Why fish from Kisumu could be contaminated

Kisumu Water and Sanitation Company workers repair one of the pipes that have been discharging raw sewer into river Wigwa which drains its waters into Lake Victoria in this picture taken on October 18, 2022. 


Photo credit: Tony Omondi | Nation Media Group.

Guests and locals in Kisumu could be consuming contaminated fish caused by the release of raw effluent into Lake Victoria.

The raw sewage finds its way into the lake through River Wigwa.

The discovery comes barely a month after a sewer pipe burst and emptied its contents into the lake for over a week.

The pipes belong to the city’s main water supplier, the Kisumu Water and Sanitation Company (KIWASCO).

“We have a third leakage within a month at the same point and are unsure if this is indeed an accident or the pipes are emptied into the lake intentionally,” said Nyalenda resident Charles Otieno.

In the most recent incident, broken pipes for untreated sewage were left running for an hour, emptying their contents into River Wigwa, a source of livelihoods for most residents.

“The sewage lines often break during the day or late in the evening when very few people can notice, with a massive effect on the water bodies,” continued Mr Otieno.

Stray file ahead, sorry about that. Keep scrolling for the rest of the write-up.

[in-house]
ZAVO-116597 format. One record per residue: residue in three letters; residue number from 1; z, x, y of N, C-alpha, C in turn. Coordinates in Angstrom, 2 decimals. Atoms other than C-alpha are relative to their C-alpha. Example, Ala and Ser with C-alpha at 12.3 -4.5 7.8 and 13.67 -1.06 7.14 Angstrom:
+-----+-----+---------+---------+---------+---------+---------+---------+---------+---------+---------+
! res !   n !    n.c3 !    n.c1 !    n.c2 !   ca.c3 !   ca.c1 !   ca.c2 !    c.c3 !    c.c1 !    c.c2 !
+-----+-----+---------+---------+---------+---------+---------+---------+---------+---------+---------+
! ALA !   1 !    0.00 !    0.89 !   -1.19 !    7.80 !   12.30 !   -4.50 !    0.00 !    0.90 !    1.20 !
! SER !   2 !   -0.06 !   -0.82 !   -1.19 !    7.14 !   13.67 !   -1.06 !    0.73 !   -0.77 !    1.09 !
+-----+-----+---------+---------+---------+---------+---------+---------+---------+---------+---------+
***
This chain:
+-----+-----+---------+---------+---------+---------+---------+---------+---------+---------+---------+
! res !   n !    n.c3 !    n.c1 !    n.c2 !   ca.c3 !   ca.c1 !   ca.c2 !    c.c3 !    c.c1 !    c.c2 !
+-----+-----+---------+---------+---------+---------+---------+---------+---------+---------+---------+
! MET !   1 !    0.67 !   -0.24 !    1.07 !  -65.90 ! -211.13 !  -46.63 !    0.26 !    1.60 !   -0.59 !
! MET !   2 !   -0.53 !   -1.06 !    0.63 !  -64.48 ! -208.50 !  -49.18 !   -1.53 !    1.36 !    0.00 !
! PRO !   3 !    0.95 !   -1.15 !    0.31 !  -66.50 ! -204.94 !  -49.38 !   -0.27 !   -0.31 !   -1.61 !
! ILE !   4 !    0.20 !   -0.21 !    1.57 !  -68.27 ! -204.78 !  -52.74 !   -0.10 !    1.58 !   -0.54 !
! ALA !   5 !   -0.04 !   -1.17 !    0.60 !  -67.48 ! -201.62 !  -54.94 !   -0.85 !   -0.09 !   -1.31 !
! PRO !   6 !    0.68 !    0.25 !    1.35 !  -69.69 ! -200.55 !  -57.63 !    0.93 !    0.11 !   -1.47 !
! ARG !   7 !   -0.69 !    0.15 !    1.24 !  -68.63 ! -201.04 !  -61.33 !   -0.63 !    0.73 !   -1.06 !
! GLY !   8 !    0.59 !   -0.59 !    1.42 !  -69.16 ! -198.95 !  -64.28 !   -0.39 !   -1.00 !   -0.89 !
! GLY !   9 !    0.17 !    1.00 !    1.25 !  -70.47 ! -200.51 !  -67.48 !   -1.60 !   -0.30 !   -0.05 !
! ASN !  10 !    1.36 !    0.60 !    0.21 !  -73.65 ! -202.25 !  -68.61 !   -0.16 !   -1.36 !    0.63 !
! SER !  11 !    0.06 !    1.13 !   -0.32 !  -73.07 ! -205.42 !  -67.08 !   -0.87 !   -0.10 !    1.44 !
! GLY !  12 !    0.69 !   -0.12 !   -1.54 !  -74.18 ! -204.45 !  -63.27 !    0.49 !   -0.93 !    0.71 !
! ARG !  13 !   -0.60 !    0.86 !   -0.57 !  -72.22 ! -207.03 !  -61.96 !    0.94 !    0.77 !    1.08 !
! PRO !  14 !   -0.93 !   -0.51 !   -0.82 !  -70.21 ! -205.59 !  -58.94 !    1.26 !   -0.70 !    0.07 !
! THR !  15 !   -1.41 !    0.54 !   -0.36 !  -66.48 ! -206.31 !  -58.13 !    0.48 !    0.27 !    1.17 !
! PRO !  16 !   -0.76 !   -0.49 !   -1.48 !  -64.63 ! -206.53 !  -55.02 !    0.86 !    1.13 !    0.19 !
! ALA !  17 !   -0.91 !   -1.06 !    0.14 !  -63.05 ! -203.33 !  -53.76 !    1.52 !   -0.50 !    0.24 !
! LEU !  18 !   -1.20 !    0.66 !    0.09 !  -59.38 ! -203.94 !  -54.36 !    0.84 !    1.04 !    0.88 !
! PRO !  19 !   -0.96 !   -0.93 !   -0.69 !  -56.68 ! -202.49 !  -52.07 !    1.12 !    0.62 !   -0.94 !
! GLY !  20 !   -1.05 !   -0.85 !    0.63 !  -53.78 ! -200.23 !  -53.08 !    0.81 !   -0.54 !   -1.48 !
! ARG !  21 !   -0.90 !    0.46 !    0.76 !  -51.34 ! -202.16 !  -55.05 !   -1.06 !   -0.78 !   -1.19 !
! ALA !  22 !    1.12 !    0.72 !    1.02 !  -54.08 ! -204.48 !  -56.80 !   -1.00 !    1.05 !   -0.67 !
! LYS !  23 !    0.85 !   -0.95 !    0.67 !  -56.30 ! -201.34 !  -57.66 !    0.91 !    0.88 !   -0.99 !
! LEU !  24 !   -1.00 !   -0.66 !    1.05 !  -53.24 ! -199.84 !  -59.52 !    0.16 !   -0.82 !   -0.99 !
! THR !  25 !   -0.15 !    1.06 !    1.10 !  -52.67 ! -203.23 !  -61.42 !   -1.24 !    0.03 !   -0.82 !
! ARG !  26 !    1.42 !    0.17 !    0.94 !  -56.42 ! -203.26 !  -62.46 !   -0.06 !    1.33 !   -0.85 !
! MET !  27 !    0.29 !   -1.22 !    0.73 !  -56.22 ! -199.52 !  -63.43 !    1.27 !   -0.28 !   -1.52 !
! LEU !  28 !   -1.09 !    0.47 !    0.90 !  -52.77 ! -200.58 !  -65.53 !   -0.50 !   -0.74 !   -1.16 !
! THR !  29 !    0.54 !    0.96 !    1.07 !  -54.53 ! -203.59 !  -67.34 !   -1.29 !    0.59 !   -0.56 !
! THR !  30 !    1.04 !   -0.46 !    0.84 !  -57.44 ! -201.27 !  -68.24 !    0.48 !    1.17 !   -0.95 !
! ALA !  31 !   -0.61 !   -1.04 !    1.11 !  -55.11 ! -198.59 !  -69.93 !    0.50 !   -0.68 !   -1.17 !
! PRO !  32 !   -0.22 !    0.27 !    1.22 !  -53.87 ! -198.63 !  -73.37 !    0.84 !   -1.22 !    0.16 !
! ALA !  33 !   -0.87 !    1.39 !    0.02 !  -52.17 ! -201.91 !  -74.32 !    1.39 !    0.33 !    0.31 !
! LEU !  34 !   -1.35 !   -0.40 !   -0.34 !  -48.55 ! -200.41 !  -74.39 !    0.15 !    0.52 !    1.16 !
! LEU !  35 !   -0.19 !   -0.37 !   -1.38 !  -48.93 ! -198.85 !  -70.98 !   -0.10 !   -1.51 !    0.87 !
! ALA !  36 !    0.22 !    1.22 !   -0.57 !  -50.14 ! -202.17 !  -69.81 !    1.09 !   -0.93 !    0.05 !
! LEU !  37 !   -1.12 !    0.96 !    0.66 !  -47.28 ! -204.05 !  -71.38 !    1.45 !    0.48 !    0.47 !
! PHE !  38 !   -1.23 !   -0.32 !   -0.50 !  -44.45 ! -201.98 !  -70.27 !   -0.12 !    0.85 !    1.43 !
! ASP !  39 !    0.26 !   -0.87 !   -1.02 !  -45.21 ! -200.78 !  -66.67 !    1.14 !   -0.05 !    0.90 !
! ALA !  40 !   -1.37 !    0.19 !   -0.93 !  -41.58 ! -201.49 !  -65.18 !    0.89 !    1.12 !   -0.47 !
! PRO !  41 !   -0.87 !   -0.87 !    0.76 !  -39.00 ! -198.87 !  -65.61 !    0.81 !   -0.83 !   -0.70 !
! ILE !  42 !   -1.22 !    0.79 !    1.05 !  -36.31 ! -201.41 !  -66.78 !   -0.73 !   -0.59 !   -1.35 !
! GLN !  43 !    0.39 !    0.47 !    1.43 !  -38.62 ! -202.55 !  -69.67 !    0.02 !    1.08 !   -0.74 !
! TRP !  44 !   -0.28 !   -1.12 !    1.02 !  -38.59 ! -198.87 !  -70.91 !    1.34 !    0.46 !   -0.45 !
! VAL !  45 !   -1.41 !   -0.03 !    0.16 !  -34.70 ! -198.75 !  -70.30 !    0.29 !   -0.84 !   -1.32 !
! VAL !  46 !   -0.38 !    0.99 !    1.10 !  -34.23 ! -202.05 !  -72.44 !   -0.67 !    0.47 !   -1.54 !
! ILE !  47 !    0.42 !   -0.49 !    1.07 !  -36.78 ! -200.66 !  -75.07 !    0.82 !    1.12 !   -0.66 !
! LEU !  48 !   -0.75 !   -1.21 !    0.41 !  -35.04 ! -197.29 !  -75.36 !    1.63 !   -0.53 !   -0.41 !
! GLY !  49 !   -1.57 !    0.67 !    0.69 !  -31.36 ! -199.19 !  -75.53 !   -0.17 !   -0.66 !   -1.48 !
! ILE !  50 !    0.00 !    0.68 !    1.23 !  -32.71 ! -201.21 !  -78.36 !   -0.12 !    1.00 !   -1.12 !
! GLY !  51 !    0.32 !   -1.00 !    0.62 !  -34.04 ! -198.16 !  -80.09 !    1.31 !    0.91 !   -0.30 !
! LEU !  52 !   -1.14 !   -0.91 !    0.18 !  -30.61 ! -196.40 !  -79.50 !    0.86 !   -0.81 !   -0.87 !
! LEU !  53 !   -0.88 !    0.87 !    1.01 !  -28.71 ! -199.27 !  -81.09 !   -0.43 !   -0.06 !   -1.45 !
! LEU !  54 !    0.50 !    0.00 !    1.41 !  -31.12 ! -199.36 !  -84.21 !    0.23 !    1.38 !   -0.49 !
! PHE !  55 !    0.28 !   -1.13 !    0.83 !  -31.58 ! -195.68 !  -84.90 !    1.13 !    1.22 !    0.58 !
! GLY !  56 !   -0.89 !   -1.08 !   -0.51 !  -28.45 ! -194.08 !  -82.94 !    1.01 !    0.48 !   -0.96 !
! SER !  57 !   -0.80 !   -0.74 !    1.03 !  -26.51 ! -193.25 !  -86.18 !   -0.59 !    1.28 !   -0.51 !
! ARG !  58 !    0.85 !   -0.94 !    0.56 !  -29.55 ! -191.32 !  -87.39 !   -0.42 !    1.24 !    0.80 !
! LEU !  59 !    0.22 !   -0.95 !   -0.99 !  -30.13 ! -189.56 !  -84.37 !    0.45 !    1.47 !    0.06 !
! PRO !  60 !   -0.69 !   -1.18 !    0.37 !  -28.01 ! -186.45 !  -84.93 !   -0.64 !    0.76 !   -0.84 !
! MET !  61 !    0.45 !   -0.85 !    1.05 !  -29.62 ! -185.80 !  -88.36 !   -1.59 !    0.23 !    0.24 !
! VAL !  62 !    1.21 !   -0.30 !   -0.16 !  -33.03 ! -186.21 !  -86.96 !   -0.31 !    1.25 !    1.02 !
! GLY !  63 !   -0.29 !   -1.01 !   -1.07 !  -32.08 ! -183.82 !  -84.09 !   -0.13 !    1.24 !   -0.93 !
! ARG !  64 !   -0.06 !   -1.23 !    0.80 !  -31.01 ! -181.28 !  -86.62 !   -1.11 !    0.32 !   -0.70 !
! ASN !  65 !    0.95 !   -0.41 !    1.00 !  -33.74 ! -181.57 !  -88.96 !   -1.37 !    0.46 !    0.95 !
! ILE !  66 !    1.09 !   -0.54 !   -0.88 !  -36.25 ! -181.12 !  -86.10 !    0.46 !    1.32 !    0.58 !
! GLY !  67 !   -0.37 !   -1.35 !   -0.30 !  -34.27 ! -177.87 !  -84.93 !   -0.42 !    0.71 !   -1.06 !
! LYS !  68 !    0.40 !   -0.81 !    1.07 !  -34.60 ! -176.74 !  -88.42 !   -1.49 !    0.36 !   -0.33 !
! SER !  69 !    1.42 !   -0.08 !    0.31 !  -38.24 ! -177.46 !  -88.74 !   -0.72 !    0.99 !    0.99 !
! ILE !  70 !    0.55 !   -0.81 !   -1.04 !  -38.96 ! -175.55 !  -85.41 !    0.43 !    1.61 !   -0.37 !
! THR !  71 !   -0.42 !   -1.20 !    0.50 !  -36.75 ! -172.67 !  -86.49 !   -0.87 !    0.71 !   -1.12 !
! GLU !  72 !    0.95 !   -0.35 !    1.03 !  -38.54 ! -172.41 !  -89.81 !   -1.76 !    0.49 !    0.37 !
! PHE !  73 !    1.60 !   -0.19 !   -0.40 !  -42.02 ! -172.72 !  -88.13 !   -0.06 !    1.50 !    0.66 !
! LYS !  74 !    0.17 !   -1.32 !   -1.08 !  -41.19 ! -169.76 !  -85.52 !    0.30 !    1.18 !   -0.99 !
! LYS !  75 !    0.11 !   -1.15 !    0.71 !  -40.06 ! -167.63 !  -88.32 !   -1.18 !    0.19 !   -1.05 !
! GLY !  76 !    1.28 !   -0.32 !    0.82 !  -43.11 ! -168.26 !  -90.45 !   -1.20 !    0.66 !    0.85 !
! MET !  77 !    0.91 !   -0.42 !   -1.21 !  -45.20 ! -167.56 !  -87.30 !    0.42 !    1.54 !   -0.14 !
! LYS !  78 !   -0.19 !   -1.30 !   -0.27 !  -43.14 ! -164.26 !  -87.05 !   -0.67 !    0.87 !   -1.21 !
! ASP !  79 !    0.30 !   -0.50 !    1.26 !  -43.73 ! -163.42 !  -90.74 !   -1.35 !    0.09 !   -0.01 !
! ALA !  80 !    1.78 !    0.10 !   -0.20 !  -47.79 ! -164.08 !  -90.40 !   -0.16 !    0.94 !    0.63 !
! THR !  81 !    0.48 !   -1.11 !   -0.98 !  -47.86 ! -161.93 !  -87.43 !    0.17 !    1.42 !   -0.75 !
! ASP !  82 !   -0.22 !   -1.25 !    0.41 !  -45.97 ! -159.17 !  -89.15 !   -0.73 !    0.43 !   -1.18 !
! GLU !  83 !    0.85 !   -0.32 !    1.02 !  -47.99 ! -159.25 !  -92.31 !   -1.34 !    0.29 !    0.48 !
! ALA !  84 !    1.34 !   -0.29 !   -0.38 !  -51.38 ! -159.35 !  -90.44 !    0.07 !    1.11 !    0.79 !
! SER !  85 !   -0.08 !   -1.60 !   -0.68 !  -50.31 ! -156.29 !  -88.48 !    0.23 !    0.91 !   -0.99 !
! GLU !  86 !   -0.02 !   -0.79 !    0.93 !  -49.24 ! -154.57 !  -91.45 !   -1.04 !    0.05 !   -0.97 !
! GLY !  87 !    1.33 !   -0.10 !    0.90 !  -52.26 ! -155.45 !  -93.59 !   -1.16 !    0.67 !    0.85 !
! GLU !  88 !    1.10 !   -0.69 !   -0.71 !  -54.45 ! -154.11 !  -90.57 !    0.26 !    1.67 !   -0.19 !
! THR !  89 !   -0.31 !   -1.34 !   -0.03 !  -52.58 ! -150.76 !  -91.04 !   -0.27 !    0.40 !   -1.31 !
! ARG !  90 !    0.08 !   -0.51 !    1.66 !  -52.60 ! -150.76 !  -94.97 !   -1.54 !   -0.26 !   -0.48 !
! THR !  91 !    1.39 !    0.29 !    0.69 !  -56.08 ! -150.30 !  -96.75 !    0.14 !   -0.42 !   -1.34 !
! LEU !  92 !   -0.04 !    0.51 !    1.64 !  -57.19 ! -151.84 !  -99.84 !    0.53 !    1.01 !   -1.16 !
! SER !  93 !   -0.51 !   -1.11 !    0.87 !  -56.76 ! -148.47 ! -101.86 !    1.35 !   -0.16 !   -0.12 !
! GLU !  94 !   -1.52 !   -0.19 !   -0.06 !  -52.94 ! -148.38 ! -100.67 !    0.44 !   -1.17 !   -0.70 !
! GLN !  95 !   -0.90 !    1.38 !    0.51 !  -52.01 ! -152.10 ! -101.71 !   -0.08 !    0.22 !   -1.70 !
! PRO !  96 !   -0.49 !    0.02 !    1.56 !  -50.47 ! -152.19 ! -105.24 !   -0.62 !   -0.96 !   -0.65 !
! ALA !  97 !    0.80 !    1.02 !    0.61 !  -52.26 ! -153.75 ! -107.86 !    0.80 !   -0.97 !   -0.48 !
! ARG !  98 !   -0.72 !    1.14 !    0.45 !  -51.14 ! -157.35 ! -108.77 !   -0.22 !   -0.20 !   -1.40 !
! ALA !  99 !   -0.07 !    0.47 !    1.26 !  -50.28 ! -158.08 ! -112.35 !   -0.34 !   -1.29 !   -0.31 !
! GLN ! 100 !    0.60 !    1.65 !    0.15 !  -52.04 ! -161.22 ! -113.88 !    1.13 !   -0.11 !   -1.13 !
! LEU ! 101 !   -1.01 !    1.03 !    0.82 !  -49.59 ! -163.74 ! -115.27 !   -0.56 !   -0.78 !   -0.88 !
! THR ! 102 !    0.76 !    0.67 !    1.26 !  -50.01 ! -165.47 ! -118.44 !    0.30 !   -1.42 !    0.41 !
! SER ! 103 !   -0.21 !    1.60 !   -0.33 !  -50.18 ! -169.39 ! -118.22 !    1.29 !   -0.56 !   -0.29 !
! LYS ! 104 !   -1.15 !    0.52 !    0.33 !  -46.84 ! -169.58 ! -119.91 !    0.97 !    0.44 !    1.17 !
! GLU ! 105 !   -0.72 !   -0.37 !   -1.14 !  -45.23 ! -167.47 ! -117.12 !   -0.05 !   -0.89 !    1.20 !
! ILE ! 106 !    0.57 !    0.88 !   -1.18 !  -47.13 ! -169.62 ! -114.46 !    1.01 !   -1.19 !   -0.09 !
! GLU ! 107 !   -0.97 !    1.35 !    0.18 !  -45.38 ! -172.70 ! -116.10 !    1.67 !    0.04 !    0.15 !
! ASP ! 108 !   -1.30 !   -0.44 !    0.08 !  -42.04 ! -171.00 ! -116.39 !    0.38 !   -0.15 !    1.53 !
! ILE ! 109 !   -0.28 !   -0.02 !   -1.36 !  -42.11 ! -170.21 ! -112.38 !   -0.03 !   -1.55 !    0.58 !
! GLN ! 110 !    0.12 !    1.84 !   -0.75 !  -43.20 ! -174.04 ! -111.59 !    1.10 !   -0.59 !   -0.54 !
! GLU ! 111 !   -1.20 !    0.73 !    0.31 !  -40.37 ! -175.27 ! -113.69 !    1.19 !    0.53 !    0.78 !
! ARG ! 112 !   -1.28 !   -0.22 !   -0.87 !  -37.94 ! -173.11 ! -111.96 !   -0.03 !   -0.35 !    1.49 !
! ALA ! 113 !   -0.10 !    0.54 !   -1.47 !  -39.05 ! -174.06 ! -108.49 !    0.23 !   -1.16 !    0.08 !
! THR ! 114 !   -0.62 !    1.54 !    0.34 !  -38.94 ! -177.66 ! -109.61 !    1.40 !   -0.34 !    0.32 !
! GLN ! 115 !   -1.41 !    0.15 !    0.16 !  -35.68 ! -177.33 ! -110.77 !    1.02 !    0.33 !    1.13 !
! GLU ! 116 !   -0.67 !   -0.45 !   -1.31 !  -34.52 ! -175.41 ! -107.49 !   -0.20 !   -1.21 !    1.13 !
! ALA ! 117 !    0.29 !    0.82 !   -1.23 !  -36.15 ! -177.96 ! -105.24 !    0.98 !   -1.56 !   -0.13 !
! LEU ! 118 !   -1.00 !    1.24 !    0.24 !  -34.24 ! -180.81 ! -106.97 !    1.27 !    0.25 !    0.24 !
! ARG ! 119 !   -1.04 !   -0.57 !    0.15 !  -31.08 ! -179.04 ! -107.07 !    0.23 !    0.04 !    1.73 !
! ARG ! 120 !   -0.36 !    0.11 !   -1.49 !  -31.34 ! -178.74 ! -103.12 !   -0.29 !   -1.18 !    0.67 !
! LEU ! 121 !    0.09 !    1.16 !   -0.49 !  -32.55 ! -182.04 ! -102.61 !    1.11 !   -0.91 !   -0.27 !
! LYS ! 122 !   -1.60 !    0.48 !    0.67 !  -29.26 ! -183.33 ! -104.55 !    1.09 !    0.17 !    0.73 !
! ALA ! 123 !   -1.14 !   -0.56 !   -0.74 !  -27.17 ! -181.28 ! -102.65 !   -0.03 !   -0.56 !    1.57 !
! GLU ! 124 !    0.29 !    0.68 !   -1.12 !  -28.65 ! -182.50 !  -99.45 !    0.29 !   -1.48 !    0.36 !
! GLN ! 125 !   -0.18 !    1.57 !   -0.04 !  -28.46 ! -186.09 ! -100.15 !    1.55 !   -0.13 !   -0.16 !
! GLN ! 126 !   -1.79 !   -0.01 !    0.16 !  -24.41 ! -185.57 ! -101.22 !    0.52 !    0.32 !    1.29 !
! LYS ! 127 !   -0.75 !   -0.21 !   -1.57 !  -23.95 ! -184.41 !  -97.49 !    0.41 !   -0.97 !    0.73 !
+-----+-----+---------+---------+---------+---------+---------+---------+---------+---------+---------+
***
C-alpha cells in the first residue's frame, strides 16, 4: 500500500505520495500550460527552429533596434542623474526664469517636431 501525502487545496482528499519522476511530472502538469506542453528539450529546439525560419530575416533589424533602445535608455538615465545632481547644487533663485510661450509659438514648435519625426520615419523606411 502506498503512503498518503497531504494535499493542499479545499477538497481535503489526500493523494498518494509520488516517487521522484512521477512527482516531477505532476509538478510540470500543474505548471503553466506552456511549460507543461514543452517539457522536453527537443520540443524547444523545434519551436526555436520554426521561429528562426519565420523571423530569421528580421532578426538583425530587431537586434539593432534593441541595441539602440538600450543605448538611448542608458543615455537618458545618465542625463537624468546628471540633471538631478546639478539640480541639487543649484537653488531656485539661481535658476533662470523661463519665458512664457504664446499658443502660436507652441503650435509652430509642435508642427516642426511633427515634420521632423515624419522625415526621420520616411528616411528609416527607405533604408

Mr Martin Osuro, another resident, said: “Our biggest fear is that the polluted environment is putting the lives of residents at risk, including those who consume the water and fish from the lake in different places.”

The stench and green water

The sewage pollution has made the river’s water green, with residents lamenting that fish often from the lake have a stench.

Animals also drink the polluted river water, endangering their lives.

The stench from the river has also been cited by eatery owners as discouraging customers and tourists from visiting fish-cooking sites.

Locals blame the stench on sewage pollution even as experts attributed the bad smell to rotten hyacinth in the lake.

“The water provider is putting our lives at risk. Residents risk contracting waterborne diseases over something that could have been sorted out a long time ago,” said Ms Mercy Ogolla.

National Environment Management Authority (Nema) Kisumu County boss Tom Togo, for his part, said sewage pollution affects aquatic life and the lives of those who consume the fish.

“The matter has been brought to my attention and we are working with KIWASCO to find a long-term solution to the challenge,” said Mr Togo, adding that the water firm blamed vandalism for the broken pipes.

KIWASCO Managing Director Thomas Odongo said his team always responds to reports of broken pipes and repairs them promptly.

He admitted that they haven’t found a permanent solution for the problem, which he blamed on increased pressure.

“Occasionally, we may experience the pipe bursts due to high pressure but ours is to swing into action when notified by members of the public,” he said.

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